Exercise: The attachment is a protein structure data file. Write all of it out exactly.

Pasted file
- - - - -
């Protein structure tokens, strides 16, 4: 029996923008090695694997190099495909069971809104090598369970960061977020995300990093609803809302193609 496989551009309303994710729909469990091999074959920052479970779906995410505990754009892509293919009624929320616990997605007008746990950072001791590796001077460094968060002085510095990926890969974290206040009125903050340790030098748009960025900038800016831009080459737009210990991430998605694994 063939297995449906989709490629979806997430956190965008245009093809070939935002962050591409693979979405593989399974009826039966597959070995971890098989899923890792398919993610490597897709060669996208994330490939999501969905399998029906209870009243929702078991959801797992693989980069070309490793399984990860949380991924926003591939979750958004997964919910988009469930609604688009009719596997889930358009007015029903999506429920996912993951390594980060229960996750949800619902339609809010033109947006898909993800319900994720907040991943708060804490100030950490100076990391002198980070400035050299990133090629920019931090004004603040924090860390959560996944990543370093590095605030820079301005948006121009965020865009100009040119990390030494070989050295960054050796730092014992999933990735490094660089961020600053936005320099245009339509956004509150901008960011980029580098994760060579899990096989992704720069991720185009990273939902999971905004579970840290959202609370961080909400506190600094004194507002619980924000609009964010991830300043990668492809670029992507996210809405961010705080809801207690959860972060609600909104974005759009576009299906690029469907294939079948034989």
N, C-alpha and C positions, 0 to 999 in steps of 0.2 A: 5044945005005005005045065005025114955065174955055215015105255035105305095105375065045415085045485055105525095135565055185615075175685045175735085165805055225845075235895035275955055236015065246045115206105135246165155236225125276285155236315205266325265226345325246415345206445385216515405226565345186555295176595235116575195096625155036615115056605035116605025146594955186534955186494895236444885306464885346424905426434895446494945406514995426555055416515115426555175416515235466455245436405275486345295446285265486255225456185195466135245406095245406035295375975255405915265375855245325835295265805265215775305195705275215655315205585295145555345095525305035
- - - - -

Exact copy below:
């Protein structure tokens, strides 16, 4: 029996923008090695694997190099495909069971809104090598369970960061977020995300990093609803809302193609 496989551009309303994710729909469990091999074959920052479970779906995410505990754009892509293919009624929320616990997605007008746990950072001791590796001077460094968060002085510095990926890969974290206040009125903050340790030098748009960025900038800016831009080459737009210990991430998605694994 063939297995449906989709490629979806997430956190965008245009093809070939935002962050591409693979979405593989399974009826039966597959070995971890098989899923890792398919993610490597897709060669996208994330490939999501969905399998029906209870009243929702078991959801797992693989980069070309490793399984990860949380991924926003591939979750958004997964919910988009469930609604688009009719596997889930358009007015029903999506429920996912993951390594980060229960996750949800619902339609809010033109947006898909993800319900994720907040991943708060804490100030950490100076990391002198980070400035050299990133090629920019931090004004603040924090860390959560996944990543370093590095605030820079301005948006121009965020865009100009040119990390030494070989050295960054050796730092014992999933990735490094660089961020600053936005320099245009339509956004509150901008960011980029580098994760060579899990096989992704720069991720185009990273939902999971905004579970840290959202609370961080909400506190600094004194507002619980924000609009964010991830300043990668492809670029992507996210809405961010705080809801207690959860972060609600909104974005759009576009299906690029469907294939079948034989």
N, C-alpha and C positions, 0 to 999 in steps of 0.2 A: 5044945005005005005045065005025114955065174955055215015105255035105305095105375065045415085045485055105525095135565055185615075175685045175735085165805055225845075235895035275955055236015065246045115206105135246165155236225125276285155236315205266325265226345325246415345206445385216515405226565345186555295176595235116575195096625155036615115056605035116605025146594955186534955186494895236444885306464885346424905426434895446494945406514995426555055416515115426555175416515235466455245436405275486345295446285265486255225456185195466135245406095245406035295375975255405915265375855245325835295265805265215775305195705275215655315205585295145555345095525305035